Chapter

Writing the battle

Carole Hillenbrand

in Turkish Myth and Muslim Symbol

Published by Edinburgh University Press

Published in print November 2007 | ISBN: 9780748625727
Published online September 2012 | e-ISBN: 9780748671359 | DOI: http://dx.doi.org/10.3366/edinburgh/9780748625727.003.0005
Writing the battle

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This chapter examines the strategies and tropes used by the Arab and Persian chroniclers in the medieval Muslim narratives of the battle of Manzikert, and the didactic purposes for which these narratives are used. Qur'anic resonances, such as presenting the arrogant Byzantine emperor Romanus as a latter-day Pharaoh, and other Muslim elements in these accounts, such as the importance of positioning the battle on a Friday, are discussed. Narrative techniques, including theatrical features, are analysed. The influence of the Mirrors for Princes advice literature is also examined. This chapter emphasises in its conclusion that these accounts can hardly be described as providing concrete details about the actual battle of Manzikert; instead, they are vehicles through which Arabic and Persian writers can praise their Turkish overlords, can vaunt the military prowess traditionally associated with the Turks, and – through the triumphal symbol of none other than the captured Byzantine emperor himself – can proclaim the triumph of Islam over Christianity. Thus Manzikert provides not only a spur but also an examplar for subsequent Muslim victories over the Christian foe.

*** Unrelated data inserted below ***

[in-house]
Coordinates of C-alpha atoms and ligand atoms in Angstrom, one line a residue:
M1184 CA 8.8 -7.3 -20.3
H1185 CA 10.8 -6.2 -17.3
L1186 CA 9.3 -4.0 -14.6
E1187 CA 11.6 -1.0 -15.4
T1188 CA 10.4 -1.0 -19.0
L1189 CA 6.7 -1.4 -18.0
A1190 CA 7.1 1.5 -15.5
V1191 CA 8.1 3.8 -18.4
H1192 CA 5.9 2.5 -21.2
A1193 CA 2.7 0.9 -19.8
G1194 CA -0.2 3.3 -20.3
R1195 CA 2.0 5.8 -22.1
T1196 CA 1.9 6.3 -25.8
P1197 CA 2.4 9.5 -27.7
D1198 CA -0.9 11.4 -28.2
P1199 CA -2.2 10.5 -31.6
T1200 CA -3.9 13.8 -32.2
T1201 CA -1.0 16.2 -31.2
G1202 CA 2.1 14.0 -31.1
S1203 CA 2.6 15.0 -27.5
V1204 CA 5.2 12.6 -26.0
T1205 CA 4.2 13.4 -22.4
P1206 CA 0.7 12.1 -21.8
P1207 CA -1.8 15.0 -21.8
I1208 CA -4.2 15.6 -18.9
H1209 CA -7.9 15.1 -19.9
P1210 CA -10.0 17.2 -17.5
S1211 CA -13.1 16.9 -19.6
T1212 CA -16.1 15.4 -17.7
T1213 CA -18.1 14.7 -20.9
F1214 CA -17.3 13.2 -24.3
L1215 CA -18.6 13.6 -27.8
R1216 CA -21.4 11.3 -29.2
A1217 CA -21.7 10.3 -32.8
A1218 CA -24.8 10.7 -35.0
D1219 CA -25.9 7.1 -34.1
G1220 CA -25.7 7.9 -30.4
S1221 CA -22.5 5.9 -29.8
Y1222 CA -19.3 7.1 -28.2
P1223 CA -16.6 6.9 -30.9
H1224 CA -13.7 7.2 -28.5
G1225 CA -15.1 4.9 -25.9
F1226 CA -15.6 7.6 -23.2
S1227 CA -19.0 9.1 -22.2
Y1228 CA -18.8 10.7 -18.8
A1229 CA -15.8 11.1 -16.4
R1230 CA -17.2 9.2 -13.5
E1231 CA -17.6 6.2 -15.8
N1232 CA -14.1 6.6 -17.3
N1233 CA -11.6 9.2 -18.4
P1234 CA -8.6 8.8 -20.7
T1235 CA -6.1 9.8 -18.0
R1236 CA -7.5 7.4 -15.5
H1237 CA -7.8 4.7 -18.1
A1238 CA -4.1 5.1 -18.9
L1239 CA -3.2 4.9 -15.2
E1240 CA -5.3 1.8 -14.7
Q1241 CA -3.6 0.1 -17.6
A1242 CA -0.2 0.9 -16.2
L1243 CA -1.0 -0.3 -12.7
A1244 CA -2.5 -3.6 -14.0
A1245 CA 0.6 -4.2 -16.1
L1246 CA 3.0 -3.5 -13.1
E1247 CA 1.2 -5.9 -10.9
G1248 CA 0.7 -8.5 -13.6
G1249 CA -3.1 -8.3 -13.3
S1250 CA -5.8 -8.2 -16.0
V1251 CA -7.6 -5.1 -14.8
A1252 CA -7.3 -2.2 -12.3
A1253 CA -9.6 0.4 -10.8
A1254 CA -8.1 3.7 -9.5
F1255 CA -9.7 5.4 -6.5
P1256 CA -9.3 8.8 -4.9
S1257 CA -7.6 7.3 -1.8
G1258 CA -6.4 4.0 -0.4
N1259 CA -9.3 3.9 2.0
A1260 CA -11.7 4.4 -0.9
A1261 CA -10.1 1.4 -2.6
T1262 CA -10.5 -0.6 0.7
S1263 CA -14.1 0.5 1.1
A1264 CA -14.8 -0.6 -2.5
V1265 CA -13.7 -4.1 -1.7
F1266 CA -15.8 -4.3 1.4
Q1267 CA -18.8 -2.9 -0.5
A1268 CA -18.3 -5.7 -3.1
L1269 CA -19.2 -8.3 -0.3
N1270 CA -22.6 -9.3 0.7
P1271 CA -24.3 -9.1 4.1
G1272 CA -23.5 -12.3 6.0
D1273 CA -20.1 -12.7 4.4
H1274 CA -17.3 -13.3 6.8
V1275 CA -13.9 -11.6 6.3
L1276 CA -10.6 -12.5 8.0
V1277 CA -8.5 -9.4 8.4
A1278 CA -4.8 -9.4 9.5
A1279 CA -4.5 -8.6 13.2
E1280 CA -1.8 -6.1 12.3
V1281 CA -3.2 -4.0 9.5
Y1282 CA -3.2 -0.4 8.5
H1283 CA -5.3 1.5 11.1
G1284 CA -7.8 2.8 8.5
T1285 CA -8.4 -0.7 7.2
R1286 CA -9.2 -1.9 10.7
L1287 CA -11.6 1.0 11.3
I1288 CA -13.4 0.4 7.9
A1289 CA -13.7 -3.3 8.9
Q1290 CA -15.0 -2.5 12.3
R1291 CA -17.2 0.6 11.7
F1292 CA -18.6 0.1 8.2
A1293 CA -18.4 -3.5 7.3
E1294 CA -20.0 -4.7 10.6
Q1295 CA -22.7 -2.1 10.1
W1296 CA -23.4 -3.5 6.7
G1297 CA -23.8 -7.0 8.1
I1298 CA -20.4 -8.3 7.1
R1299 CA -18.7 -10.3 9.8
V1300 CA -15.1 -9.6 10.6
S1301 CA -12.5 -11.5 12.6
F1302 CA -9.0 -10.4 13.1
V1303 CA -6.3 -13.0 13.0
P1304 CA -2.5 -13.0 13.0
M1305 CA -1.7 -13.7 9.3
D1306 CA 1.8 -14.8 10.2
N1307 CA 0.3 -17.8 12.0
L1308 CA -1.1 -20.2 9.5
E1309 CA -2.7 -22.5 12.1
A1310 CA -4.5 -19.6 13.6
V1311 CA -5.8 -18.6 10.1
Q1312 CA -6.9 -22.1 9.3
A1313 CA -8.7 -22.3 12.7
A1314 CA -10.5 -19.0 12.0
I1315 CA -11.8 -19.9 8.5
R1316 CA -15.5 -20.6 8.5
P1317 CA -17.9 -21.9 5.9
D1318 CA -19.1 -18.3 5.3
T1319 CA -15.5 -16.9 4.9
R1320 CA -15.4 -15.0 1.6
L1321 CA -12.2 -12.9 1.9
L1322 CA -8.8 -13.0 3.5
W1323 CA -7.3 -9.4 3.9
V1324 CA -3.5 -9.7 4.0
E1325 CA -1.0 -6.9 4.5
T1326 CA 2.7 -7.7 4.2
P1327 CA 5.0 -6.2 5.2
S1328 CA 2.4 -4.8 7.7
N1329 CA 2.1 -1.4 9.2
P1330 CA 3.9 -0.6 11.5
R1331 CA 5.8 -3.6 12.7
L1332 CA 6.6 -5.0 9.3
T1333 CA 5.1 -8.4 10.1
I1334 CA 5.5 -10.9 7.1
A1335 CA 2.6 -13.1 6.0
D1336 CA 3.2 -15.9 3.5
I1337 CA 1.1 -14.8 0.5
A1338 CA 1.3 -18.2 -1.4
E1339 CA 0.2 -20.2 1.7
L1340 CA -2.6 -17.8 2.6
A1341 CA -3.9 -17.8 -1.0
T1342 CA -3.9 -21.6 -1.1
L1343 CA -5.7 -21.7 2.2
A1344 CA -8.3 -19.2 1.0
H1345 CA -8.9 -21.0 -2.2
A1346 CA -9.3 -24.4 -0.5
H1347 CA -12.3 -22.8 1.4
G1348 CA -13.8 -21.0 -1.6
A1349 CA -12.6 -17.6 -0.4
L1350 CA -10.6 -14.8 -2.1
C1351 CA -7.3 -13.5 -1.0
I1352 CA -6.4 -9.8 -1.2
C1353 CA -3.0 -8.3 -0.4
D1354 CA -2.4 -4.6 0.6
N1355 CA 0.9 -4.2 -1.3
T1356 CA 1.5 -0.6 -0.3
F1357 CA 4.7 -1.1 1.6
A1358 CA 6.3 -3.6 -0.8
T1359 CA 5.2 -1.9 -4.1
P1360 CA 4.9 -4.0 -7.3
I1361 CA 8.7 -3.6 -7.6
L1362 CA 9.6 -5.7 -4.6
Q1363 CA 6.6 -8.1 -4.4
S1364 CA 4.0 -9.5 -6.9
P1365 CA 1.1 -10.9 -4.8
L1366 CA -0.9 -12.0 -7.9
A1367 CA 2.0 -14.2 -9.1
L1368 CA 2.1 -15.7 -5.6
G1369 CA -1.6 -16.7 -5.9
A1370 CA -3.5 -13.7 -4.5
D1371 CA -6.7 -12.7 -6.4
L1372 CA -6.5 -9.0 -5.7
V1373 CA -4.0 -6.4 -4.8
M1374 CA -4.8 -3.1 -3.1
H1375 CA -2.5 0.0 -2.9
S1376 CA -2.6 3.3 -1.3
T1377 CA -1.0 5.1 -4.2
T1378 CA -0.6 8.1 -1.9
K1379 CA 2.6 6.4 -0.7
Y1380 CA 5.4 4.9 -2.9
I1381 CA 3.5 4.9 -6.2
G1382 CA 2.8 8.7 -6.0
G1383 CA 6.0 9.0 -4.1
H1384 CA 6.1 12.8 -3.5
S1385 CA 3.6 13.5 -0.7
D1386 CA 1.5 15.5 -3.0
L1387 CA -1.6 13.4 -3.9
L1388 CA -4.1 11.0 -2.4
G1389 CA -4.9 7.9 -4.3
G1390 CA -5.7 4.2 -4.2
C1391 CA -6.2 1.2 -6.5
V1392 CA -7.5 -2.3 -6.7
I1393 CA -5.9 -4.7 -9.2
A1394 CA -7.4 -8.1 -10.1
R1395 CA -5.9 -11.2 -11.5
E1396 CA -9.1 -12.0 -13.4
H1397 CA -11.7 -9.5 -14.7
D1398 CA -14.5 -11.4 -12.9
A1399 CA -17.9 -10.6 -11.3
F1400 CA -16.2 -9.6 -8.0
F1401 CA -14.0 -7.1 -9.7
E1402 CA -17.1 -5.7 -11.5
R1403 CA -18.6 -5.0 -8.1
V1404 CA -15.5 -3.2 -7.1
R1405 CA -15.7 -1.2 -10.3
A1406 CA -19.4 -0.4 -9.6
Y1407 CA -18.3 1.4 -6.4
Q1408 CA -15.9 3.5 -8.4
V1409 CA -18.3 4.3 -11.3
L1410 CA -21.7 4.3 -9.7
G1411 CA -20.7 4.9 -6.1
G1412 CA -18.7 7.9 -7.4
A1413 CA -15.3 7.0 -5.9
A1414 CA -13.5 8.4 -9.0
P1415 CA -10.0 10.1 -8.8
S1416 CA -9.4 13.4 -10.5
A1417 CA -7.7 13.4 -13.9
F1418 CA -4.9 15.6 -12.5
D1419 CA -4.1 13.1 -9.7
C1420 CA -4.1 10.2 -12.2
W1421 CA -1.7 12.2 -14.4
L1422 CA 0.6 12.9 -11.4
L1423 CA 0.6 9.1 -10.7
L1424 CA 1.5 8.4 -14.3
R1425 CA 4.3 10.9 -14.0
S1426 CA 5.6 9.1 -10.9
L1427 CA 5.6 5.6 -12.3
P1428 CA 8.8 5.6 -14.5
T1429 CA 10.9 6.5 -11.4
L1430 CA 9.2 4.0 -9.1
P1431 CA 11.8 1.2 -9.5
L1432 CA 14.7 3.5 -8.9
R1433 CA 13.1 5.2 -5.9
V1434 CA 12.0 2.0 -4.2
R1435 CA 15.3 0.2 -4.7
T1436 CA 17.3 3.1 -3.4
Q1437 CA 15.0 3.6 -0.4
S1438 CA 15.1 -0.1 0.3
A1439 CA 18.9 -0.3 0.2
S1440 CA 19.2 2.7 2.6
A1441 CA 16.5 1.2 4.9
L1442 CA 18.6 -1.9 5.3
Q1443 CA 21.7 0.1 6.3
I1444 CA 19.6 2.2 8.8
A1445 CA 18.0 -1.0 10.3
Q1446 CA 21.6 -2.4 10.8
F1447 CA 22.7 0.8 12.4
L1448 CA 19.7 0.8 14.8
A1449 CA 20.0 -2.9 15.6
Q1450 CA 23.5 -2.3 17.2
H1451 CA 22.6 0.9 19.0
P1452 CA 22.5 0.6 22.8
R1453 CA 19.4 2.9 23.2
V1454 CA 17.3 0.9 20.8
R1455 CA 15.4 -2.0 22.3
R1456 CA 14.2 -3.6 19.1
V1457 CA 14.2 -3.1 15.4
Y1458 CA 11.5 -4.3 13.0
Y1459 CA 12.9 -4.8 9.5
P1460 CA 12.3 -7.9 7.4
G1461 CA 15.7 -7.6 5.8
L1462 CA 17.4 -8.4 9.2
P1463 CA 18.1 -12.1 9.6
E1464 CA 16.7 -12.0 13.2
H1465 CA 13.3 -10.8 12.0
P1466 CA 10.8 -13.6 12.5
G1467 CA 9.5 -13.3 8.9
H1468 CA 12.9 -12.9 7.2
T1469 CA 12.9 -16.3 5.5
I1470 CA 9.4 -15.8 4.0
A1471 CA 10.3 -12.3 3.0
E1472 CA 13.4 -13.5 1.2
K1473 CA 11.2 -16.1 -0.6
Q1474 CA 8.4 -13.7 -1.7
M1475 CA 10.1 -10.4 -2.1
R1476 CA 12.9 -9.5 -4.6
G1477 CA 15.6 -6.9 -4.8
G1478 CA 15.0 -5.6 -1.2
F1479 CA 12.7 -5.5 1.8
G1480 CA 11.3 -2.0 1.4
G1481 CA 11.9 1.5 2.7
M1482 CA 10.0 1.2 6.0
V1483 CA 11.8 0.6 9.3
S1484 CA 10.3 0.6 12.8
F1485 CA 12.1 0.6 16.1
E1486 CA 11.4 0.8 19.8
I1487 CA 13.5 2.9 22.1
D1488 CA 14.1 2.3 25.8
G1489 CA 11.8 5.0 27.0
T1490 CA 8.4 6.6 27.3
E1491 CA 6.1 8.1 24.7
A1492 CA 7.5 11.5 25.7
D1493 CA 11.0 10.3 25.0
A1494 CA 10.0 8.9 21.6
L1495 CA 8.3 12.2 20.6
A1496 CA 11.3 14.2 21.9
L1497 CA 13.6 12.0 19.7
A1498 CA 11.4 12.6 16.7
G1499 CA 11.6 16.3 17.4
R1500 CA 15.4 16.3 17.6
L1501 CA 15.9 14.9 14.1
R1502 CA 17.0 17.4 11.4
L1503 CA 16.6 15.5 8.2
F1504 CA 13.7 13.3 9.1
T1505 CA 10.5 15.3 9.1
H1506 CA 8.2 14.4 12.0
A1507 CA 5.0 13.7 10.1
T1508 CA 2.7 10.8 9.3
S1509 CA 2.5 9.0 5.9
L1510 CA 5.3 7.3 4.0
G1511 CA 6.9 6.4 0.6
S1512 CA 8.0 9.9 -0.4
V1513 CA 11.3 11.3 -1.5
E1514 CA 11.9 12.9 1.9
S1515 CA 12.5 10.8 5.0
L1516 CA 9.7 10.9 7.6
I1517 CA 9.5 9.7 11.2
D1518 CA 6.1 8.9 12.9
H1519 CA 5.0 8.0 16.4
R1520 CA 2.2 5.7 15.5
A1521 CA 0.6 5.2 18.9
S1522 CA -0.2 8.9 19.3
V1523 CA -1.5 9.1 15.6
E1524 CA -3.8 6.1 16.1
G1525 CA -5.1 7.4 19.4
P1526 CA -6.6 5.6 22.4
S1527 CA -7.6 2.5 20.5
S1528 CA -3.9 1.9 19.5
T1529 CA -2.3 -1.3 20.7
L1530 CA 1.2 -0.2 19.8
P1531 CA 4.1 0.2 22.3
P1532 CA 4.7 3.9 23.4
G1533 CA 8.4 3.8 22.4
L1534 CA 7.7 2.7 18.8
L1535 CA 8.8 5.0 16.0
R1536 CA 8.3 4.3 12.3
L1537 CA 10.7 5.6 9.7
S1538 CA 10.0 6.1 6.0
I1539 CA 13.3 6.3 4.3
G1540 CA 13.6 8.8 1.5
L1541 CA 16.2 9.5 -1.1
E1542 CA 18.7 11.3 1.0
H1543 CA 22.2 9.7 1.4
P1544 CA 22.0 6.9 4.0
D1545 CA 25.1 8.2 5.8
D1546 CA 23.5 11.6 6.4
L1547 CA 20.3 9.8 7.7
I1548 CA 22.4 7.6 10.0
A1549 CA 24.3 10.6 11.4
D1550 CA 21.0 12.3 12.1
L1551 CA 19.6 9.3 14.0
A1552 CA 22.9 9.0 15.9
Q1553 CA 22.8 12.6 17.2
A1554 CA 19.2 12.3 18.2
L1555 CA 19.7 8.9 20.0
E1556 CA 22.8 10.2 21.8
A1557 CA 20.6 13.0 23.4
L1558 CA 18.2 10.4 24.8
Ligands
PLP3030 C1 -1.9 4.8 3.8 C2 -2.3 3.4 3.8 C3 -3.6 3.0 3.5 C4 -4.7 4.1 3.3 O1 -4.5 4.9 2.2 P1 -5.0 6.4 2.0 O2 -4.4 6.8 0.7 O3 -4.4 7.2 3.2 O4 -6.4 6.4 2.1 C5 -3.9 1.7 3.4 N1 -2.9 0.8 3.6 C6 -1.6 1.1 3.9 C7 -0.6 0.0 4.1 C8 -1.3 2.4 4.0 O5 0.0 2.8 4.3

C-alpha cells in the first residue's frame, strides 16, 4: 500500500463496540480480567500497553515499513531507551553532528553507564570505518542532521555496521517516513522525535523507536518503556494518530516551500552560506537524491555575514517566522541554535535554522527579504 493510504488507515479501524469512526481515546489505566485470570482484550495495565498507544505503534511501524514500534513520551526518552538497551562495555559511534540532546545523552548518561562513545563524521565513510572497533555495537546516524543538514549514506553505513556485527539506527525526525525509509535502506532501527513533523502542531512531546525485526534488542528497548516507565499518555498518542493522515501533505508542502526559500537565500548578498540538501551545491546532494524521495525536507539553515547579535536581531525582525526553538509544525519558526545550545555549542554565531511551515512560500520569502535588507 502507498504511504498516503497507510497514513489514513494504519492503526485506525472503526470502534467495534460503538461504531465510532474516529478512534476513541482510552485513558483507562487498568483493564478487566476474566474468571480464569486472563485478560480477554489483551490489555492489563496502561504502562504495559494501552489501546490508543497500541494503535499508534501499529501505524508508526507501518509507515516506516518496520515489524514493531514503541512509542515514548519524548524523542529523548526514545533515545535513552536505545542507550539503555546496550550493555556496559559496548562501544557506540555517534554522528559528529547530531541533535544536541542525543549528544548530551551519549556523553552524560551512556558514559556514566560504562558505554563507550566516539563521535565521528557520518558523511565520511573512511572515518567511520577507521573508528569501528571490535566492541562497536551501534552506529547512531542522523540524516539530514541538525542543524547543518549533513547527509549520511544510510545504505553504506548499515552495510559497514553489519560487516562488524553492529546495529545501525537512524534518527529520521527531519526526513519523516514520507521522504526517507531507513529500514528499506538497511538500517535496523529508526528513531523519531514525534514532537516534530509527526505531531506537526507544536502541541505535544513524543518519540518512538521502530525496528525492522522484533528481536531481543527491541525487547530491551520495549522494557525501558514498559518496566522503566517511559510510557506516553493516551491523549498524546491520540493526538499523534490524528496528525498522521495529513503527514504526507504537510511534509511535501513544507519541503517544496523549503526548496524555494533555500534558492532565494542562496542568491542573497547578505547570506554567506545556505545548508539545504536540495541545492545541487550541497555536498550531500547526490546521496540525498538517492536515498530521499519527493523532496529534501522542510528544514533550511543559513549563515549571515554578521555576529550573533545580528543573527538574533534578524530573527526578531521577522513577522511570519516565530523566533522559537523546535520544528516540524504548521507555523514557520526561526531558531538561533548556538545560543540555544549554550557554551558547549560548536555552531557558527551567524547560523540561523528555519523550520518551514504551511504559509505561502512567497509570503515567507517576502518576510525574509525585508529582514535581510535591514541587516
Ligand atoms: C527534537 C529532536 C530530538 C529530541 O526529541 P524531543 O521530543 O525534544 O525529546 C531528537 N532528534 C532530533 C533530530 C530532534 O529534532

Keywords: Rhetoric; Ideology; Qur'an; Pharaoh; Mujahid; Friday; Anti-Christian tropes; Storytelling; Theatricality; Advice literature

Chapter.  12235 words.  Illustrated.

Subjects: Islam

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